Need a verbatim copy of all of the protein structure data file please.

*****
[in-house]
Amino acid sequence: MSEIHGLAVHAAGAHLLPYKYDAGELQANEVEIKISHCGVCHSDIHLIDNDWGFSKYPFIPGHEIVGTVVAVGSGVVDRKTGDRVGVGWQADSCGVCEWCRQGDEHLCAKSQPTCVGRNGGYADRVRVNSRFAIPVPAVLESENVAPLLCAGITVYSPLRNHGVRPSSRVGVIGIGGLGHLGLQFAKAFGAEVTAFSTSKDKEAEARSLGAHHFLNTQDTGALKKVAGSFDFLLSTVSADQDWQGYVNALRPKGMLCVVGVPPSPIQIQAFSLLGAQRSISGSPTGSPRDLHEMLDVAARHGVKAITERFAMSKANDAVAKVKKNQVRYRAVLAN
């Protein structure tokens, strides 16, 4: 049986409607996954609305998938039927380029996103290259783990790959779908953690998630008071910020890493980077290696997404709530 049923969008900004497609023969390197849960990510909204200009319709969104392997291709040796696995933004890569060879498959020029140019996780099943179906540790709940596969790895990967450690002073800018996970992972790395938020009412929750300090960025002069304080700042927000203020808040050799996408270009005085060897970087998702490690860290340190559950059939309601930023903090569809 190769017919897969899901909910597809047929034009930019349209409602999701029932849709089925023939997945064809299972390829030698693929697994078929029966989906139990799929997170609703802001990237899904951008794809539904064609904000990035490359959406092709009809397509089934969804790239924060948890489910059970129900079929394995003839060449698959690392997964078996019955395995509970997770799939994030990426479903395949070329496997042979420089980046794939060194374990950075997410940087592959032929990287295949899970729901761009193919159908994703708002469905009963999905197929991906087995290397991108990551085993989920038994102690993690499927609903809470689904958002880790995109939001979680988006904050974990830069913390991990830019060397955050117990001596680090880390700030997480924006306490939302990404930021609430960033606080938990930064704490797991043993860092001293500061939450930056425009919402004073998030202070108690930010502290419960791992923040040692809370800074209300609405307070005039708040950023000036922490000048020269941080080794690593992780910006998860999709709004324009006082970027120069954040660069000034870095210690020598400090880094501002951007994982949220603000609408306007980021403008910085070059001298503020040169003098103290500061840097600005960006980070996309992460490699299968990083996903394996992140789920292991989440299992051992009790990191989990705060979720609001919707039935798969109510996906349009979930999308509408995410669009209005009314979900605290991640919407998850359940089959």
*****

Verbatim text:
[in-house]
Amino acid sequence: MSEIHGLAVHAAGAHLLPYKYDAGELQANEVEIKISHCGVCHSDIHLIDNDWGFSKYPFIPGHEIVGTVVAVGSGVVDRKTGDRVGVGWQADSCGVCEWCRQGDEHLCAKSQPTCVGRNGGYADRVRVNSRFAIPVPAVLESENVAPLLCAGITVYSPLRNHGVRPSSRVGVIGIGGLGHLGLQFAKAFGAEVTAFSTSKDKEAEARSLGAHHFLNTQDTGALKKVAGSFDFLLSTVSADQDWQGYVNALRPKGMLCVVGVPPSPIQIQAFSLLGAQRSISGSPTGSPRDLHEMLDVAARHGVKAITERFAMSKANDAVAKVKKNQVRYRAVLAN
């Protein structure tokens, strides 16, 4: 049986409607996954609305998938039927380029996103290259783990790959779908953690998630008071910020890493980077290696997404709530 049923969008900004497609023969390197849960990510909204200009319709969104392997291709040796696995933004890569060879498959020029140019996780099943179906540790709940596969790895990967450690002073800018996970992972790395938020009412929750300090960025002069304080700042927000203020808040050799996408270009005085060897970087998702490690860290340190559950059939309601930023903090569809 190769017919897969899901909910597809047929034009930019349209409602999701029932849709089925023939997945064809299972390829030698693929697994078929029966989906139990799929997170609703802001990237899904951008794809539904064609904000990035490359959406092709009809397509089934969804790239924060948890489910059970129900079929394995003839060449698959690392997964078996019955395995509970997770799939994030990426479903395949070329496997042979420089980046794939060194374990950075997410940087592959032929990287295949899970729901761009193919159908994703708002469905009963999905197929991906087995290397991108990551085993989920038994102690993690499927609903809470689904958002880790995109939001979680988006904050974990830069913390991990830019060397955050117990001596680090880390700030997480924006306490939302990404930021609430960033606080938990930064704490797991043993860092001293500061939450930056425009919402004073998030202070108690930010502290419960791992923040040692809370800074209300609405307070005039708040950023000036922490000048020269941080080794690593992780910006998860999709709004324009006082970027120069954040660069000034870095210690020598400090880094501002951007994982949220603000609408306007980021403008910085070059001298503020040169003098103290500061840097600005960006980070996309992460490699299968990083996903394996992140789920292991989440299992051992009790990191989990705060979720609001919707039935798969109510996906349009979930999308509408995410669009209005009314979900605290991640919407998850359940089959």